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Our heading is the result of some reflective thought concerning two “happenings,” both on Good Friday, and both in the area of public communications. The one was on television, the other in a leading midwestern newspaper.

The first incident is that in the news broadcasts for that day much was said about its being the first anniversary of the assassination of Dr. Martin Luther King. If on the other hand it was mentioned at all, the fact that this same day was also the anniversary of the death of a far greater King was used mainly by way of allusion. It created a dramatic background. It served to emphasize the martyr quality in the death of this modern victim of violence.

The second item refers to a front-page cartoon that exploited the significance of Good Friday. It showed a huge cross bearing down on a ragged and emaciated tax-paying citizen, bringing him to the verge of collapse. Drawn in the familiar shape of modern missile weaponry, the two parts of this cross represented the ever-increasing cost of future intercontinental nuclear warfare.

Our reason for drawing attention to the first of these incidents is not to detract anything from the tragedy of that assassination of a year ago. In fact, that event may well serve as a vivid symbol of things which should weigh heavily on the conscience of our nation, which should stand as a call to repentance and a return to sanity in the handling of the complex problems of race. But not for a moment should it be permitted to obliterate or even dim the memory of that Great Event of almost two thousand years ago, that Event which brought about the perfect solution for the greatest problem of all time. By the sacrifice brought on Calvary by the Son of God, where He offered His very Life and Blood, full and complete satisfaction was rendered for the sins of all the world. There, and there alone, true healing is to be found for the grievous wounds which threaten the very life of all mankind, and particularly of our beloved country today.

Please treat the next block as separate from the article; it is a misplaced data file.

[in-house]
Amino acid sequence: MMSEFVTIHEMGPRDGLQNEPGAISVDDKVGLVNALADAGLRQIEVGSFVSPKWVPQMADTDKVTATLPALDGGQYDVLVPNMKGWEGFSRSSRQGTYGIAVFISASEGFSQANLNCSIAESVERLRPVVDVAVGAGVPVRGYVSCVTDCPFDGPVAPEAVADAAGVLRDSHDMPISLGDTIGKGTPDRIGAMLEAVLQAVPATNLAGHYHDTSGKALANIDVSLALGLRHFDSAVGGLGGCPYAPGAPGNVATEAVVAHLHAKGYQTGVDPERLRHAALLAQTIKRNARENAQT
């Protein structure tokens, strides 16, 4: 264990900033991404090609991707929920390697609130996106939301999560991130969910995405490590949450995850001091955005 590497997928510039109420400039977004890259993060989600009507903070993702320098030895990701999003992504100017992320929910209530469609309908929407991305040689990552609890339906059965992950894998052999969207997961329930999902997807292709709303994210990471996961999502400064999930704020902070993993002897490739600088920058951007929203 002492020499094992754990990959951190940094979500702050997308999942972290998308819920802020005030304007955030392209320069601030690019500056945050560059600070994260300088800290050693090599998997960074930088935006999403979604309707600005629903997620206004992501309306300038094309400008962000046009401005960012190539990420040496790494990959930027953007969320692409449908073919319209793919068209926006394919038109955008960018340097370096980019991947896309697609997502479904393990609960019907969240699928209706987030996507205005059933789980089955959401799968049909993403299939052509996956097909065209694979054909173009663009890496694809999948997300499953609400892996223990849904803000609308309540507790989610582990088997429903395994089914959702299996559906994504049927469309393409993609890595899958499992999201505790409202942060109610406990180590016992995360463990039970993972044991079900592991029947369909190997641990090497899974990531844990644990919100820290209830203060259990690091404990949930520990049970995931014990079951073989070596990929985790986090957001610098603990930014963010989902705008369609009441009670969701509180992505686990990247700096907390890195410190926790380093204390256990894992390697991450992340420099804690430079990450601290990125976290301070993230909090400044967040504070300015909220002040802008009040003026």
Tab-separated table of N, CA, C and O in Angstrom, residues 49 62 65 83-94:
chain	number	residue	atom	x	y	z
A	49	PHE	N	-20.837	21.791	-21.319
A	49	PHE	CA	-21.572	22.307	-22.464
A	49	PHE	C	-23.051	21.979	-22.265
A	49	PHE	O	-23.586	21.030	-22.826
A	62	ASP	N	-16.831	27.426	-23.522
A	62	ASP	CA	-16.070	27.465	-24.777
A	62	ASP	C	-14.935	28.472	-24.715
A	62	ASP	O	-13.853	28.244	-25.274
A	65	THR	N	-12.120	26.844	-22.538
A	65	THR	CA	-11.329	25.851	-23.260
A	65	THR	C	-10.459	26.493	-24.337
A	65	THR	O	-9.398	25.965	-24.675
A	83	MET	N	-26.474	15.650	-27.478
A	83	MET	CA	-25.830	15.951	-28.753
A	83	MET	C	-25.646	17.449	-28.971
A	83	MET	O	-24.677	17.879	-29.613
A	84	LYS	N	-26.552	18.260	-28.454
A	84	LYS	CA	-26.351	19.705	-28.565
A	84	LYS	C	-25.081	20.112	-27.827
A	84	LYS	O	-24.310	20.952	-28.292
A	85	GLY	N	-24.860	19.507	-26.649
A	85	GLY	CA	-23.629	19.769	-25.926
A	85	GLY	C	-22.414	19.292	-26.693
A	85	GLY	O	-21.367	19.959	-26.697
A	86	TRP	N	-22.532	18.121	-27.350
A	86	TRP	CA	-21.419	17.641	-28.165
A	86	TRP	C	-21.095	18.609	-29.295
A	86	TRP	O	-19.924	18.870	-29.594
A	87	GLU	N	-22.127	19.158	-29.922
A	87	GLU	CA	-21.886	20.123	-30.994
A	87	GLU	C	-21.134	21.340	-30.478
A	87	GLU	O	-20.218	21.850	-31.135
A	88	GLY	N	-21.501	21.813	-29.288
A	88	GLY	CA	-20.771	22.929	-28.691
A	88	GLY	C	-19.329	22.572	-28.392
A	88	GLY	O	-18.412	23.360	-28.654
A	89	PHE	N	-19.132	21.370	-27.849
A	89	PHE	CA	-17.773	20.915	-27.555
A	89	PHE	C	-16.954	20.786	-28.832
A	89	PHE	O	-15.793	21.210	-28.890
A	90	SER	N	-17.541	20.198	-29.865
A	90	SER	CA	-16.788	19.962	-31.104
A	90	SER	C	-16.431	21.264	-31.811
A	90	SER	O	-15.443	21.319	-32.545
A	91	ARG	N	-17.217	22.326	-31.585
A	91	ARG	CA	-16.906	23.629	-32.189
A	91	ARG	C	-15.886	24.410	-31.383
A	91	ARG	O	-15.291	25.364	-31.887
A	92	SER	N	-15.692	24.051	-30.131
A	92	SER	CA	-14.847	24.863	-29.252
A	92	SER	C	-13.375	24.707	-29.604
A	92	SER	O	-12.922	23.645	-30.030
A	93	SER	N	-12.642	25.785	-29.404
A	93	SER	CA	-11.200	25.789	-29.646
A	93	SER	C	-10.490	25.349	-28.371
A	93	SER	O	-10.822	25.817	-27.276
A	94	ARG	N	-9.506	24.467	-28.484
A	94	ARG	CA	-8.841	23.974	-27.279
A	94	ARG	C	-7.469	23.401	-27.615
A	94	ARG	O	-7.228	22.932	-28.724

To which King, then, does our loyalty belong? There can be only One. As for the cartoon referred to above, little more need be said. If not directly sacrilegious, it was, to say the least, highly irreverent and in very poor taste. We grant without argument that taxes can become burdensome indeed. But even for a moment to compare their weight with the weight of that cross which was borne for us by our Lord Jesus is so completely out of proportion that the two should not be shown on the same sheet of newsprint. For His true cross consisted of the sins of all mankind. And although on that Way to Calvary the cross of wood was beyond His waning strength, yet under the weight of that real burden of our sin He did not fail us. This He bore unfalteringly to the very end.

As for the choice, “Which Cross?” we grant that the purpose of that cartoon may well have been to save future generations from ruinous taxation. But for our real hope and salvation, let us ever look to and hold fast the True Cross, our One Salvation.

In this series we are reprinting Spokesman articles by early leaders in the CLC. Pastor James Albrecht is the curator of the series.

Professor Edmund Reim (1892-1969) was a leader in the formation of the CLC. He served as president of Wisconsin Lutheran Seminary (WELS) until 1957, when conscience compelled him to leave his former fellowship for doctrinal reasons. He subsequently became president of Immanuel Lutheran Seminary. This article is from the Lutheran Spokesman of May 1965. Scripture quotations are from the King James Version.